All my porcupine encounters have been during the day. One dog (Jack Russel mix) never learns after being quilled 8 times. Three of those he had to go to the vet because they were in his mouth. My newest addition of a Staffy mix sniffs them out and goes after them on our grassland outings.  He's been to the vet twice for it, the other 4 times I was able to remove them myself. My Border Collie mix will only go after them if the other two get him sooooo excited that he can't help himself or I'm close enough to stop him.  Where I'm at there are a lot of draws with shrubs and the porkies hang out in the shrubs so the dogs can get to them but are somewhat protected by the shrubs.  This is the only place I have to run them - no dog parks in this rural town.  So, I am still searching for a way to train them off of porcupines just so the dogs can get some exercise.  All three are breeds that need more than leash walking to work out their energy.  sigh.

April 25, 2014

We have an Alaskan Malamute and a large fully fenced yard.  The porcupines manage to get through or over the fence only to find a 100lb furball waiting for it.  Our dog attacked two porcupines last summer - killed one and the other escaped.  Lesson is not to think your dog is completely safe.  A leash is the best defense.  It's not worth having to see your dog go through all that pain.

March 18, 2014

We let our dogs out on a run. They each have their own. One night our large dog woke us up to go out. We put them both out. When they came back in, the terrier was laying next to me and he kept chewing. I took him in the bathroom and he looked like he had a mustache. I thought he had something in his mouth. It turned out to be full of quills, but it must have been a small porcupine. My husband came in with pliers and got most of them out. My baby never made a sound, but I knew he was relieved when they were out. The next morning I kept finding more, so I took him to the vet. They only got 3 or 4 more out. We had taken more than 50 out. Even after coming home from the vet, there were still more on his legs.  He is almost 12 now and that was his first and hopefully, his last, encounter with a porcupine!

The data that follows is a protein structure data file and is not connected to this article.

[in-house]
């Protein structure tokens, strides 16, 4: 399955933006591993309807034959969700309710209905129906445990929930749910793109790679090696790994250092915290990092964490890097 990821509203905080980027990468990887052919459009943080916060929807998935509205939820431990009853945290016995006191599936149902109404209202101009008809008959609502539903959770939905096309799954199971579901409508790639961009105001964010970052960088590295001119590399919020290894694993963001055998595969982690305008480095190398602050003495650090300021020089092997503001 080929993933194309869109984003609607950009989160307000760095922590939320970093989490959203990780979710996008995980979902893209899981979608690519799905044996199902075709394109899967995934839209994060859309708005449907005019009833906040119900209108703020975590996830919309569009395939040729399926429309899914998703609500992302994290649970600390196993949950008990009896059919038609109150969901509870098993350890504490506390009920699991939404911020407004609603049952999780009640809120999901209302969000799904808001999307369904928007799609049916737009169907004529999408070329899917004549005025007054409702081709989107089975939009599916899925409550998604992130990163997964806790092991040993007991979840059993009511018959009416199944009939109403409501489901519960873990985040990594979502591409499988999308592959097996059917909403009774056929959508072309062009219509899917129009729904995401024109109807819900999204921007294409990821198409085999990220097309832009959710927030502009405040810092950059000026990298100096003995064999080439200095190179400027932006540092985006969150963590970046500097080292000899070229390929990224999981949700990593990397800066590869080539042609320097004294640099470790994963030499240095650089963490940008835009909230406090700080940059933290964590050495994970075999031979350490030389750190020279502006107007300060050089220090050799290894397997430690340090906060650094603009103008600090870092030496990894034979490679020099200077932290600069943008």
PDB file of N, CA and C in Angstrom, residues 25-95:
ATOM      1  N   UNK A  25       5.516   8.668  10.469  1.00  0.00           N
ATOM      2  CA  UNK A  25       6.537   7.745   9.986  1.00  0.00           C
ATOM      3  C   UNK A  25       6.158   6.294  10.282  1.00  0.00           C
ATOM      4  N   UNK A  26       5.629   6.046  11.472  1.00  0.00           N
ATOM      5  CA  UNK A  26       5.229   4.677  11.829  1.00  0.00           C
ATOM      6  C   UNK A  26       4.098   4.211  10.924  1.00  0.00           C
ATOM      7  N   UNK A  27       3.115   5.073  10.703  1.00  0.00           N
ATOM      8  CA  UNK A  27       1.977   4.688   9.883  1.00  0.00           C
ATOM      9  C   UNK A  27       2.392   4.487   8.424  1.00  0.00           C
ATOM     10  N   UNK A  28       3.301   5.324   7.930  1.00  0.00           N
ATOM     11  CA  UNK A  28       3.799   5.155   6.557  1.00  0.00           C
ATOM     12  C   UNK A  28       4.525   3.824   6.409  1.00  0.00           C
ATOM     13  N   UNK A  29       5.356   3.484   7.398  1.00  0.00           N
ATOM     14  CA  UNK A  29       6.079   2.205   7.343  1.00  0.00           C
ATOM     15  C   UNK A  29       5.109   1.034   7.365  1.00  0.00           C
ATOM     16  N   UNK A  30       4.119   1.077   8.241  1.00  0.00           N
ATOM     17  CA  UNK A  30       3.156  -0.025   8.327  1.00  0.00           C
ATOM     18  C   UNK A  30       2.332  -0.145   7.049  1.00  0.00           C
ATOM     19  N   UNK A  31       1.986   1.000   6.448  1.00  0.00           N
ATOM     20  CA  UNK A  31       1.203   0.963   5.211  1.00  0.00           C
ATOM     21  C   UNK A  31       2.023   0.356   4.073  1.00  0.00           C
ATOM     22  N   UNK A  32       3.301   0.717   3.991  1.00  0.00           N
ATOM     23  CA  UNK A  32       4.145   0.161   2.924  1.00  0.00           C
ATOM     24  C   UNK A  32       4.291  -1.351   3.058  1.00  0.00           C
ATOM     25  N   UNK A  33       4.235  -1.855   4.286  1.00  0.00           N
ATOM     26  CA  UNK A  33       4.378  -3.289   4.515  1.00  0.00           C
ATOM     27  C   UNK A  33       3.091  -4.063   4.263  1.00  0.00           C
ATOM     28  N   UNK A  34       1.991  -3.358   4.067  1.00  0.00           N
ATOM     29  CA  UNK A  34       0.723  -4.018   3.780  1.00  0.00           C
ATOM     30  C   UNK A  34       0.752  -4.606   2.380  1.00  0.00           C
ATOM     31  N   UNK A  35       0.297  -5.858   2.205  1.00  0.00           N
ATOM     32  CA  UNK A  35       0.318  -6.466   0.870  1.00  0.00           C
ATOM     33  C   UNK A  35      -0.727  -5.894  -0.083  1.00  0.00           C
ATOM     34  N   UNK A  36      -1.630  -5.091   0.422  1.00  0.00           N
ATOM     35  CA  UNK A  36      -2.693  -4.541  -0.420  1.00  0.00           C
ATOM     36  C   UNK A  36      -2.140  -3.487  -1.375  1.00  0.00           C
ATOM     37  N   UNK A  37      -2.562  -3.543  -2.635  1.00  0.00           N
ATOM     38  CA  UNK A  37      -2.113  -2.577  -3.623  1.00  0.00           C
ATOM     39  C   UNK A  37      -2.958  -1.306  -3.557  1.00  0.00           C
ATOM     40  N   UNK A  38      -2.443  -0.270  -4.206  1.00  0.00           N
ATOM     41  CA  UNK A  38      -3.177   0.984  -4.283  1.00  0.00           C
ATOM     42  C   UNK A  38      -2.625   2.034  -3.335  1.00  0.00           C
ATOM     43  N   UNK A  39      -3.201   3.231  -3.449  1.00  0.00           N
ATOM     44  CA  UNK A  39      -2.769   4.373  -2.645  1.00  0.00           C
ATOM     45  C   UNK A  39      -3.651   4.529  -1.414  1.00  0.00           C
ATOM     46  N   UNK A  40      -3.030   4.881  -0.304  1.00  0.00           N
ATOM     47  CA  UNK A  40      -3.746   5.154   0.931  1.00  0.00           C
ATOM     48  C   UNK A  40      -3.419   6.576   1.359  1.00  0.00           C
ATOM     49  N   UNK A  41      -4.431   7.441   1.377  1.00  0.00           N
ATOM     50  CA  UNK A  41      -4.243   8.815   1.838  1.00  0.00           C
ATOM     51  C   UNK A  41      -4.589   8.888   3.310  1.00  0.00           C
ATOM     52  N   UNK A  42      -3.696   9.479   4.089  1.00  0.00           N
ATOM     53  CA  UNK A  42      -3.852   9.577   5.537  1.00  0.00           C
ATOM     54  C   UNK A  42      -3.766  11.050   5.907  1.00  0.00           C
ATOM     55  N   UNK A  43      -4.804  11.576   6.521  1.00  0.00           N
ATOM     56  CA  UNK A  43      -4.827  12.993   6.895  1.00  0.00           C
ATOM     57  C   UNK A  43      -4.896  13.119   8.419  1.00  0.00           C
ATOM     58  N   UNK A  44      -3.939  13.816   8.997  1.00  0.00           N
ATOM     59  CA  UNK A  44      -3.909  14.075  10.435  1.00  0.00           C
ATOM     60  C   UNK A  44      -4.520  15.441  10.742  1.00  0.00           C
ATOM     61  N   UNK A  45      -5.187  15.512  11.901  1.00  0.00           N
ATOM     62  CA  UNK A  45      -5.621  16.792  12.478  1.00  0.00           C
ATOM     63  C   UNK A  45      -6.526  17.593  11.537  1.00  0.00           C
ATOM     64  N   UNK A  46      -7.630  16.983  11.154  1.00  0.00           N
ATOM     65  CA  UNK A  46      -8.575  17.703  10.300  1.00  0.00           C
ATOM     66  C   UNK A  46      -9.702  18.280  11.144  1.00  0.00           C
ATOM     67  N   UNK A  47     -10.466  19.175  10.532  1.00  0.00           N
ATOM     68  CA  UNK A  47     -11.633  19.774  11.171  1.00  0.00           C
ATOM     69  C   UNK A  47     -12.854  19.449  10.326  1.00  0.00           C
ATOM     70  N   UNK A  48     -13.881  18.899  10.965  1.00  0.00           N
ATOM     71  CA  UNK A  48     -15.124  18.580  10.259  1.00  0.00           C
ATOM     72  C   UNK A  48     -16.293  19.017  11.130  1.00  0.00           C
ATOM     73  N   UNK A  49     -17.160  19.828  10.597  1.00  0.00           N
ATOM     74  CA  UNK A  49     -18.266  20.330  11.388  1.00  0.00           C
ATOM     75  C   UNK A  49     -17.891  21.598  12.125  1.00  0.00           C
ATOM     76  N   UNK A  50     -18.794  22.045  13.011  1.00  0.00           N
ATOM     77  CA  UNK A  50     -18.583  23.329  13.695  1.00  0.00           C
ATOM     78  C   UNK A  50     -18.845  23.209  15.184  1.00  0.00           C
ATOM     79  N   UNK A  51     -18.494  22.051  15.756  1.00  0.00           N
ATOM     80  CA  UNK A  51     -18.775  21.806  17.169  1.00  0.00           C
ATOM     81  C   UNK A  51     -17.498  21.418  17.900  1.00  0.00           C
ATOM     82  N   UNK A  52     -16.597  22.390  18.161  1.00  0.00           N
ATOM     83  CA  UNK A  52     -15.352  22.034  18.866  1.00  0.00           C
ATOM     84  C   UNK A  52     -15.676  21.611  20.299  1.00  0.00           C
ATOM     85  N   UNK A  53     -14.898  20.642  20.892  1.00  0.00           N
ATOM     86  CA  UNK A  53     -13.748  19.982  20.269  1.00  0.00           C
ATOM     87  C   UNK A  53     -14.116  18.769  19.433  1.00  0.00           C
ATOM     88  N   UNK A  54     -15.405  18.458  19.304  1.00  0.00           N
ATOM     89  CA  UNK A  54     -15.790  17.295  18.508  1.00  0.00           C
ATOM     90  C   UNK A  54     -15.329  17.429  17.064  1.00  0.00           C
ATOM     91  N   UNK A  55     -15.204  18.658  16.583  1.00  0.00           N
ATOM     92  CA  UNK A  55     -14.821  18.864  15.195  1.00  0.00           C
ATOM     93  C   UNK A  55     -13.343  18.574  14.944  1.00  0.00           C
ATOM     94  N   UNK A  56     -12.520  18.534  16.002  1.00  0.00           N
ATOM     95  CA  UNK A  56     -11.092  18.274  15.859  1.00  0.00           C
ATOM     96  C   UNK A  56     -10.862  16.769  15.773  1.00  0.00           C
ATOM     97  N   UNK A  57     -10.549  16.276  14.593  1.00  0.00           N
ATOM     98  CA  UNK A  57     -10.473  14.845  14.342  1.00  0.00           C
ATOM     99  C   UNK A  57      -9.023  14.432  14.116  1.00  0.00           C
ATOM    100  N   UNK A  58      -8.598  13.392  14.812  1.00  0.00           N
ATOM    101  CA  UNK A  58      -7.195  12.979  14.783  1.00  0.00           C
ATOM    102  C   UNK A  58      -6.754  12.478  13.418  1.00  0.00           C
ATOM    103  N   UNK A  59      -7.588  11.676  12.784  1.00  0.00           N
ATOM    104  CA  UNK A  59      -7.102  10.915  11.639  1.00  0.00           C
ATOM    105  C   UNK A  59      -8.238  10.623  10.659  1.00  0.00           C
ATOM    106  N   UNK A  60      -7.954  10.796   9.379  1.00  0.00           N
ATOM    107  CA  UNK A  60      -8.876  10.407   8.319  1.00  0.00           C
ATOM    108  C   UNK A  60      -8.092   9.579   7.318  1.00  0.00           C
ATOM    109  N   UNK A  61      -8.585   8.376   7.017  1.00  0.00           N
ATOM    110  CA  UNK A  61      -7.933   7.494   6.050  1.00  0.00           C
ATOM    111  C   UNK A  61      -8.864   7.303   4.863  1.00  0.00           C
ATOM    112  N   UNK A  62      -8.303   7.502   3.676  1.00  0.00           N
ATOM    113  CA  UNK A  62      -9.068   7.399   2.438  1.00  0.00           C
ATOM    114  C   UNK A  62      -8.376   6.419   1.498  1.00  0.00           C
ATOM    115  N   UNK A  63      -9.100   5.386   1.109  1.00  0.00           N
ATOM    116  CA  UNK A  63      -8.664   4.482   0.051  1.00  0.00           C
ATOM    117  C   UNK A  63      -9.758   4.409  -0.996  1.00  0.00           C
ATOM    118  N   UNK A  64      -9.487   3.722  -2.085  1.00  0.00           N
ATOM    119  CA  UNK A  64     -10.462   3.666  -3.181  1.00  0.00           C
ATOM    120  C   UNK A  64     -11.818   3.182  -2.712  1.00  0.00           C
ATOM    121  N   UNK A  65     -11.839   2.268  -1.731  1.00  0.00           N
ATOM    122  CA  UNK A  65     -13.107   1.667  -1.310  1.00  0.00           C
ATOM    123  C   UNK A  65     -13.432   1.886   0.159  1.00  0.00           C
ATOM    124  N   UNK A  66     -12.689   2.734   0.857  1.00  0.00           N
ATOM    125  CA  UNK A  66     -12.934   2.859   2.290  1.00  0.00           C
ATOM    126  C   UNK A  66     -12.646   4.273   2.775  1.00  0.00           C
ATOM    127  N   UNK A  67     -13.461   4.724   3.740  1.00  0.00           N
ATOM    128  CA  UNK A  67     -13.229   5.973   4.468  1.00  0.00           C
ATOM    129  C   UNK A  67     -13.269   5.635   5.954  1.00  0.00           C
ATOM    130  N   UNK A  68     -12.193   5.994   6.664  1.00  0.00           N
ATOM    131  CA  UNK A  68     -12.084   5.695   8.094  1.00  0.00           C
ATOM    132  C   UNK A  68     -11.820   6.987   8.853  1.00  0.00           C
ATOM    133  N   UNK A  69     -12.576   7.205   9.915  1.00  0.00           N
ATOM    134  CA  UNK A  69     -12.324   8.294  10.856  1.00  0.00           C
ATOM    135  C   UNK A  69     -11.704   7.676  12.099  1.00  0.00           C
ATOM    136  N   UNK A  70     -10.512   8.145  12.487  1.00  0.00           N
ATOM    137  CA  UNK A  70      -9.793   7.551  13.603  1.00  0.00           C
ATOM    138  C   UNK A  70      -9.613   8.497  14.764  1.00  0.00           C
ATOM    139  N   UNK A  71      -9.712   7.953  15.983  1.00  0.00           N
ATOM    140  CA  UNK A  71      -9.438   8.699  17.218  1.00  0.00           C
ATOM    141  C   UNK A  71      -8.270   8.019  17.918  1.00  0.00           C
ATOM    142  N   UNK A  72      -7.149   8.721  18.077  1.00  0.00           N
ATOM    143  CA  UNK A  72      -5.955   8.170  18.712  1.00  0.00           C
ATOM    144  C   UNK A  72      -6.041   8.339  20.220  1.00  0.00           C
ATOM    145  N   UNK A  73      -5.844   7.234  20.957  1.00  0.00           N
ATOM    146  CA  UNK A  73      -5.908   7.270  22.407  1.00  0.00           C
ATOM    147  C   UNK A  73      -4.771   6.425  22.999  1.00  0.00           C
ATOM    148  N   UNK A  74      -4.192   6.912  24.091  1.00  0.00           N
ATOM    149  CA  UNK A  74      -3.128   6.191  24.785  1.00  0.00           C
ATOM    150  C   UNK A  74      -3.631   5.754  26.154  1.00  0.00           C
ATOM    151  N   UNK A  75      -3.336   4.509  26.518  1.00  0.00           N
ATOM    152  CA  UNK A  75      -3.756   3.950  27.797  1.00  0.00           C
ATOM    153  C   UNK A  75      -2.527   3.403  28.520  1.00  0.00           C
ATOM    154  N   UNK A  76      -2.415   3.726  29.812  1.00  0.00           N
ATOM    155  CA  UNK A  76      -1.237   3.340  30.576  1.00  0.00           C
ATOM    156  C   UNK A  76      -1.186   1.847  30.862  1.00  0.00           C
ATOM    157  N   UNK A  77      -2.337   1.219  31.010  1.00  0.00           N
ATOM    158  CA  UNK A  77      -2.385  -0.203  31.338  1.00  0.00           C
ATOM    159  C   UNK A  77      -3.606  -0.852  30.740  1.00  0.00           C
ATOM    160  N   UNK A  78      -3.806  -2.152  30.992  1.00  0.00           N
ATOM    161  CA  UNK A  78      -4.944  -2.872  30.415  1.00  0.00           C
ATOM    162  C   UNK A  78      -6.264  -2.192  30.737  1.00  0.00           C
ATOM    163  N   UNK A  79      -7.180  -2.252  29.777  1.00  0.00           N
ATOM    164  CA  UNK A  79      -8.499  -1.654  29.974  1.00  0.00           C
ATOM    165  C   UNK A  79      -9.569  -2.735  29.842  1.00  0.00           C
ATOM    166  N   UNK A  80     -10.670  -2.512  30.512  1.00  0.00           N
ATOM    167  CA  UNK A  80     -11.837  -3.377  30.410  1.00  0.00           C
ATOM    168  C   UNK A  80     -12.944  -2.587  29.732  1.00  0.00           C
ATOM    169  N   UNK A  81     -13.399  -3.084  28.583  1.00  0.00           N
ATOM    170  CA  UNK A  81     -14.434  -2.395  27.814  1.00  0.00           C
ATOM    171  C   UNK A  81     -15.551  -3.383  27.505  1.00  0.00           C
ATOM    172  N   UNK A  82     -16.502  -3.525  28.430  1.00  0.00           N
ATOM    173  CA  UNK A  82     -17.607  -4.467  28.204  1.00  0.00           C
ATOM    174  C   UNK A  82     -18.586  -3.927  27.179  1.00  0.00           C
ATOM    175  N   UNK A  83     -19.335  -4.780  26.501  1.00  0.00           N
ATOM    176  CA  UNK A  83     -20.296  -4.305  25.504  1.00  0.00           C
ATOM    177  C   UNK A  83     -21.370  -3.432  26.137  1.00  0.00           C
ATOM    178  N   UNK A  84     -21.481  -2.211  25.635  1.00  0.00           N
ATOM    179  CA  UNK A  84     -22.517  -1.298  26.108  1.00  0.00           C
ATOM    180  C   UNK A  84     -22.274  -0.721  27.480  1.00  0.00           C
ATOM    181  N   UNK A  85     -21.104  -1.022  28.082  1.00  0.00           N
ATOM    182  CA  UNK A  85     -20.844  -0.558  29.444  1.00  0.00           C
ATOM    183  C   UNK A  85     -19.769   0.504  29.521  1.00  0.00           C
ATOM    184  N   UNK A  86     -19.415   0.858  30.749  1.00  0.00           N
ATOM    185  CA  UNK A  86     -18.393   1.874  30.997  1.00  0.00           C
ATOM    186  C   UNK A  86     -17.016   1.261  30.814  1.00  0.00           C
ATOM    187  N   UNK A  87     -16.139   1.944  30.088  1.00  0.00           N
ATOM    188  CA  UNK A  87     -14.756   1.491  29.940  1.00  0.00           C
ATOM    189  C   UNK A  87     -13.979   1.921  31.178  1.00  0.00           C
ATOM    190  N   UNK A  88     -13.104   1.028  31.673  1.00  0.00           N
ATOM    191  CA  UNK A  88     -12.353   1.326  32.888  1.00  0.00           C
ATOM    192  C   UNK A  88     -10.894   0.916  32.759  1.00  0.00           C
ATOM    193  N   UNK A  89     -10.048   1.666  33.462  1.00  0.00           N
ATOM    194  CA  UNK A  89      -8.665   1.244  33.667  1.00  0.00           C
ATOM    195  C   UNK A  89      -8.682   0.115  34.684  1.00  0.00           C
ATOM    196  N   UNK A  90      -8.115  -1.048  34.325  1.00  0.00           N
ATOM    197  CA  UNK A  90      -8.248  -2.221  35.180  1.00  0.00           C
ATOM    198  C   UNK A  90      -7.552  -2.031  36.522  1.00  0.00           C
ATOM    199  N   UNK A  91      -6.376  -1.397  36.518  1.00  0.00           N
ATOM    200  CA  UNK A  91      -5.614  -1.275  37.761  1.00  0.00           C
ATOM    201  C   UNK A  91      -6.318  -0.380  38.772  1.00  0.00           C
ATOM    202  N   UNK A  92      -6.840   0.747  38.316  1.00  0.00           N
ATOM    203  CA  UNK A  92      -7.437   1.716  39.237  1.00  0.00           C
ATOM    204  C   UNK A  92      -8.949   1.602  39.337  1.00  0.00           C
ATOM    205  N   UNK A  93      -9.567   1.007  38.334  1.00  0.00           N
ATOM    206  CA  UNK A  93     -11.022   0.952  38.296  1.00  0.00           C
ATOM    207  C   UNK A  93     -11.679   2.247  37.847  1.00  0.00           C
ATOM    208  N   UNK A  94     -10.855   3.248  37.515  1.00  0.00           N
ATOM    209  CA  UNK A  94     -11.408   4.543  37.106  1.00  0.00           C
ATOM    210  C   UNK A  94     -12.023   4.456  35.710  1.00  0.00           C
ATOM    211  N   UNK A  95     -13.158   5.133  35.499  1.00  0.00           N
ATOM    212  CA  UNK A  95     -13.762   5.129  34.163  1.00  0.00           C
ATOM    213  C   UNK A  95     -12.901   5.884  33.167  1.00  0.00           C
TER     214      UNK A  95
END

Kim Colley 
June 3, 2013 

I feel bad for both of those babies.

Ruby Barry
June 5, 2013 

That must be bad and painful, poor dog, hope you can get all the quills out

Charlotte Wideman
June 5, 2013 

If you live in areas where you know this happens why aren't there warnings for people to leash their dogs to protect them? We have warnings to keep them in due to heat or cold. People for being smart are sometimes dumb to things that should be common sense.

June 5, 2013 

When we were in Italy, one of our cats went to sniff a little hedgehog. He hissed and jumped back with no quills stuck in him. He never repeated. Cats are smarter than dogs.

June 5, 2013

How are they both doing now? Poor babies!

Kathy Krumm 
June 5, 2013

It's a no brainer to keep these dogs away from porcupines at all cost! And it's also a no brainer that dogs shouldn't be runnin' loose in the woods at night or ever!

Fran Mcmahan
June 5, 2013 

I guess Buddy wasn't intubated?

June 5, 201 3

I completely disagree with porcupines and these episodes happening only at night. Both episodes when my dog tangled with one was during the day. not even at dusk! Also, there have been plenty of times that I have seen porcupines during the day. I have all manner of wild life in the woods where I live.

Pamela Vondrasek
June 5, 2013

I wondered if you cut the ends off, just the tips to let the gas out of them before you pulled them? My dad used to nip the tips, he said they came out easier when the farm dogs got into the porcupines, we didn't take them to the vet in those days. But the dogs didn't bite him. The poor things!

June 5, 2013

The first dog pictured makes my stomach turn, I'm really hurting inside but curious to know actually how many quills were inside his mouth?

June 6, 2013

Oooo Is toooo painful!!! Poor babes!!!!

June 6, 2013